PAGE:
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Is AI your friend or foe? How to avoid digital madness on your transformation journey

Digital transformation is about a more efficient and people-centred working culture. Therefore, success depends not only on technology, but also on people. Lassi Kurkijärvi, CTO at Sofigate, explains how to avoid “digital madness” on the transformation journey.

Technological change always raises fear. For example, when train travel became popular in Britain in the 1850s, the press began to publish articles speculating on whether the unprecedented speed of trains would damage passengers’ brains. Many feared “train madness”.

Now there are very similar fears about digital services and artificial intelligence: digitalisation is also feared to drive us crazy in a way. More and more people fear that machines will take over and subjugate us. Many worry that the more tasks are transferred from humans to machines, the less room there will be for creativity, emotion and humanity. Both companies and the people who work in them suffer the consequences of these fears.

I believe that many of these fears are unfounded. Rather, I believe that the more digitalisation takes over routine tasks, the more room there will be for creativity and human interaction. The collaboration between machines and people is about a new kind of efficiency, which comes from allowing people to concentrate on being human.

This is also at the heart of the digital transformation of businesses and organisations. Although organisations are digitalising their operations using out-of-the-box platforms and services, the key is people, not technology.

Three main principles for successful transformation

For an organisation to succeed in its transformation and avoid “digital madness”, it needs to remember three key principles.

1. People lead, technology acts

The success of a digital transformation depends in part on the external resources used for the transformation. But even more so, it depends on the organisation’s own ability to transform itself. This is why investments in transformation should not only focus on technology, but even more on business redesign and personnel engagement.

Of course, transformation must deliver measurable results and the investment made must pay for itself. Ultimately, however, it is not the technology that delivers the results. Results are delivered thanks to better management. Digital transformation is a way for companies to increase their efficiency by empowering people to do what they do best.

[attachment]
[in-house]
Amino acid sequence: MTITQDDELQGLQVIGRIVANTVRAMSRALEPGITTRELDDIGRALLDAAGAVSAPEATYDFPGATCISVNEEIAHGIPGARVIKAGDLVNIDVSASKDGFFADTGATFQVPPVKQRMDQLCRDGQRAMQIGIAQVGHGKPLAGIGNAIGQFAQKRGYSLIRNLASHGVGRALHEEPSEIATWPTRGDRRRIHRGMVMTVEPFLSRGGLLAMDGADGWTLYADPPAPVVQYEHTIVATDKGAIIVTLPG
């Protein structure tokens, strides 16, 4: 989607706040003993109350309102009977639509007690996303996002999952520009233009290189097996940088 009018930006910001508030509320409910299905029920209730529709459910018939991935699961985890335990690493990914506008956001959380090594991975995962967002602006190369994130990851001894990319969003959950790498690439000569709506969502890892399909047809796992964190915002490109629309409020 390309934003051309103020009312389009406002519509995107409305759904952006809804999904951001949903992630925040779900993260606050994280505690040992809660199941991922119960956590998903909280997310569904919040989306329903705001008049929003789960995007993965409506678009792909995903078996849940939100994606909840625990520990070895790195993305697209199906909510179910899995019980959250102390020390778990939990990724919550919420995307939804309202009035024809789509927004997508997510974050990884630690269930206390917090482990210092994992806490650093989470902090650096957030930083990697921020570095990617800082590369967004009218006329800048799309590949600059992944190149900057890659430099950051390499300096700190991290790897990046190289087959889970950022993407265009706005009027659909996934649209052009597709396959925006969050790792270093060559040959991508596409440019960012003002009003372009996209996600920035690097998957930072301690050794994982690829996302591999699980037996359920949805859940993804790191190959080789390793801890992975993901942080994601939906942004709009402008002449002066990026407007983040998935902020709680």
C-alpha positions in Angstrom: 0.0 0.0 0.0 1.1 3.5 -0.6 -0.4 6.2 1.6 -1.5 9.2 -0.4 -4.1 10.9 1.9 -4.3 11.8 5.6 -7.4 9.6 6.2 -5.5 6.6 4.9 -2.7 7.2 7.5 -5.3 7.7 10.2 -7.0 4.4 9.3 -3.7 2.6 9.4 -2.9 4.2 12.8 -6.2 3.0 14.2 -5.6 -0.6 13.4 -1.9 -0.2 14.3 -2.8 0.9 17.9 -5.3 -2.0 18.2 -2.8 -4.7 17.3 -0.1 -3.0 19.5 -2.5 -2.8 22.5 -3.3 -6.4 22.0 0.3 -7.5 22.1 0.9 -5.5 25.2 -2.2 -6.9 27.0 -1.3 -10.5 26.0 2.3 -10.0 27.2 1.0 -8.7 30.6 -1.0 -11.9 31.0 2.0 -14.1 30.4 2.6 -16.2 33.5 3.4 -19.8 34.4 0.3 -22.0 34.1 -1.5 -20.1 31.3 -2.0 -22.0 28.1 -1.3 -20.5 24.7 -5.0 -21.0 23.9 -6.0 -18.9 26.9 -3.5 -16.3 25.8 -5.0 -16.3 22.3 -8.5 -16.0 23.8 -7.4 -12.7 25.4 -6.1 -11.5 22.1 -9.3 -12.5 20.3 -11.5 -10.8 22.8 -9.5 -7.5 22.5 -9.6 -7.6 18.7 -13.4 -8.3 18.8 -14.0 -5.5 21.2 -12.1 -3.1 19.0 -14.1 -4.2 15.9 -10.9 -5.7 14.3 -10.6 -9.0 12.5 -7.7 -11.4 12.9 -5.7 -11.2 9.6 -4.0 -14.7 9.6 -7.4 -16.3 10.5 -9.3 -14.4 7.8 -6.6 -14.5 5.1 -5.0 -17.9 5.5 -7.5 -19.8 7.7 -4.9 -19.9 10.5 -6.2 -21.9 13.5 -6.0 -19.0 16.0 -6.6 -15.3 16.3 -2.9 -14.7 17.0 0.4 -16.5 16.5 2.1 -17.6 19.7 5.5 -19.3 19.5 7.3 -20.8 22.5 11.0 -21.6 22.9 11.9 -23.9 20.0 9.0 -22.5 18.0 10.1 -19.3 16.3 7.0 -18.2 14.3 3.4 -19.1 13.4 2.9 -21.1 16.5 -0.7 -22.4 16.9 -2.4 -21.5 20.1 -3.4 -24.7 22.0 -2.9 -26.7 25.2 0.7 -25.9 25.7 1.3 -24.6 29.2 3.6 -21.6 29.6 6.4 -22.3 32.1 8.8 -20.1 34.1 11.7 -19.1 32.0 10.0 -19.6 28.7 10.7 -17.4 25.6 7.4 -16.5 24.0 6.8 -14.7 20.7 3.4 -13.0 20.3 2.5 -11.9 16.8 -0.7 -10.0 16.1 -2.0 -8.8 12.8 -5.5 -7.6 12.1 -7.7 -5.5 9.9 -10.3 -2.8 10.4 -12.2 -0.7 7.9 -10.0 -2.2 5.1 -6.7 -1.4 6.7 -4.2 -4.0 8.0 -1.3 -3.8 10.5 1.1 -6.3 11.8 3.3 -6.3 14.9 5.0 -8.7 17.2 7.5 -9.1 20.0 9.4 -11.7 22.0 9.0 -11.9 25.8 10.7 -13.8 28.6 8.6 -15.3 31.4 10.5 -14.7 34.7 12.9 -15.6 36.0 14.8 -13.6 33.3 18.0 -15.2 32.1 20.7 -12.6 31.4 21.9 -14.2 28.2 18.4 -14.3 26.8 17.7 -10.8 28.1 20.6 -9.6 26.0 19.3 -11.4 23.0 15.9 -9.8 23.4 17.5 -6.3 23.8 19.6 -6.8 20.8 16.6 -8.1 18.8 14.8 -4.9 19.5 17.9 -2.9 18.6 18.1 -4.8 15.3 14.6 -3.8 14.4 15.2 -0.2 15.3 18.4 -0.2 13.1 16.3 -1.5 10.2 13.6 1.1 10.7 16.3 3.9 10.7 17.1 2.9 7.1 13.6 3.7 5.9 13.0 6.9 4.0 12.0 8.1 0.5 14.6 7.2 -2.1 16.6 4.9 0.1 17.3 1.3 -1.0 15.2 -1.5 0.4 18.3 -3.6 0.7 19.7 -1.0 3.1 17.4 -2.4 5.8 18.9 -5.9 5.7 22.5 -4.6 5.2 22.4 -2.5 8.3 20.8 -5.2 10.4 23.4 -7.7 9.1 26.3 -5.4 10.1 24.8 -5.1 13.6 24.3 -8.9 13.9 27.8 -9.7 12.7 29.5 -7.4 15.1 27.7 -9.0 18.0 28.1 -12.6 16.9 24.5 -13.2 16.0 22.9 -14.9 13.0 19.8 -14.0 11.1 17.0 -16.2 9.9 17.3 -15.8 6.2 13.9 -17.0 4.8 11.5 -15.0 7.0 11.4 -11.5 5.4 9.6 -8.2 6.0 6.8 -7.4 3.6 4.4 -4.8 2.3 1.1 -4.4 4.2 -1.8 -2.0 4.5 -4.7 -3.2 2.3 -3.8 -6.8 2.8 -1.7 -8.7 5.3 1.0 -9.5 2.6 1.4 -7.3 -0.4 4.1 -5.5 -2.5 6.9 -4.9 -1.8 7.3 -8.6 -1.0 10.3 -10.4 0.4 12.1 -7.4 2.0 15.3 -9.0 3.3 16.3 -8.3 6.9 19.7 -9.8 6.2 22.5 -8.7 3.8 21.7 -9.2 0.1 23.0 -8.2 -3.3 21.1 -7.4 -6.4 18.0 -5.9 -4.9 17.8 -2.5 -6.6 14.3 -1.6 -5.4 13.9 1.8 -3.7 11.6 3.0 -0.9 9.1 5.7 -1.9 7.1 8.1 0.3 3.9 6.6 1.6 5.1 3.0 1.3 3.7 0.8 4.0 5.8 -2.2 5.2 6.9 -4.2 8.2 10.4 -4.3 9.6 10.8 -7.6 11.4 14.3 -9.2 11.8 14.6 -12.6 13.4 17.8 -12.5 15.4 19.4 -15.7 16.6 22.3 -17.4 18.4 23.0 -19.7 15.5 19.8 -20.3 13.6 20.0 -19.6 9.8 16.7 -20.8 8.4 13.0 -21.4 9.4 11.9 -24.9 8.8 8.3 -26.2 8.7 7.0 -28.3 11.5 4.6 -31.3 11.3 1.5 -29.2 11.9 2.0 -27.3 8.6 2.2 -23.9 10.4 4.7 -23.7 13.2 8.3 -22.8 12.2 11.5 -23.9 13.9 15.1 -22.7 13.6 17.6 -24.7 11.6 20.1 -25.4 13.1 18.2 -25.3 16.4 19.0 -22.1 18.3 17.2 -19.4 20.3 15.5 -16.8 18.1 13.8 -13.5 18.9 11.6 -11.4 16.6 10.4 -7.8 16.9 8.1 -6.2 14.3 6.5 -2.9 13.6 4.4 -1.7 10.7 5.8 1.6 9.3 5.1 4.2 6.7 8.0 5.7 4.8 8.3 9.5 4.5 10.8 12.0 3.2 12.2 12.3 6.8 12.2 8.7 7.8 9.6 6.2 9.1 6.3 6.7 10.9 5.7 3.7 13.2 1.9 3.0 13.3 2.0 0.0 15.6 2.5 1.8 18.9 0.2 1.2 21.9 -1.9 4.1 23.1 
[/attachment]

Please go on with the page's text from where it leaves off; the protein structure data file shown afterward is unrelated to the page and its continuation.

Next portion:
2. Technology enables a new way of working

Artificial intelligence and other digital systems cannot replace human thinking, but they can make it more efficient. At its best, it is no longer about human and machine, but a new kind of collaboration between human and machine.

In healthcare, for example, AI can both free up time for patient work and improve outcomes. At HUS, the largest provider of specialised healthcare in Finland, doctors no longer need word processors to record their dictations; instead, the machine interprets speech. Elsewhere, a machine vision system instructs doctors to find things worth noting in X-rays or tissue samples. Together, humans and AI can do better than either humans or machines alone.

For a company planning a digital transformation, this highlights the importance of investing in the right core business systems. At the same time, the business must be streamlined to take advantage of the opportunities opened up by technology.

3. Technology does not stifle creativity, it unleashes it

One of the most common misconceptions about technology is the fear of “digital madness”, i.e., that technological platforms will restrain human thinking and force organisations to replicate formulaic solutions, shackled by systems. However, if this is where you end up, the fault lies not with the technology, but with its misuse. Properly designed technology does not make an organisation less human – quite the opposite.

There is no point in trying to reinvent the wheel by building your own, inevitably cumbersome systems. It is better to jump on the shoulders of giants: to leverage global platforms that represent the latest technological advances and to focus the organisation’s resources and creativity on developing new ways of working and competitive advantage.

An old-fashioned way of leading stands in the way of development

Digital transformation is not about submitting to machines, but about learning new ways of working and, ideally, creating a more people-centric work culture. It is a big change, but there is no need to fear artificial intelligence and digital platforms any more than there was once a need to fear the railways.

Humanity tends to overestimate the short-term impact of technological change and underestimate its long-term effects. That is why digital transformation should be pursued with ambition, but not hastily. It is demanding on organisations and society as a whole, but the potential benefits are also enormous.

We need artificial intelligence and the productivity boost it enables to tackle the challenges of the climate crisis, ageing populations and other problems of our time. It is not the technology itself that stands in the way of progress, but the old-fashioned way of running organisations. That’s why adapting to change must start now.

Read more: Engage your people or your digital transformation will fail – 5 tips for a successful transformation journey

The author

Lassi Kurkijärvi has been building digital businesses for a quarter of a century. Today, he helps Finnish companies in digital transformation in his role as Executive CTO at Sofigate. His passion is humanity in all its forms: change is ignited by inspiration and engagement – and extinguished by the lack of them.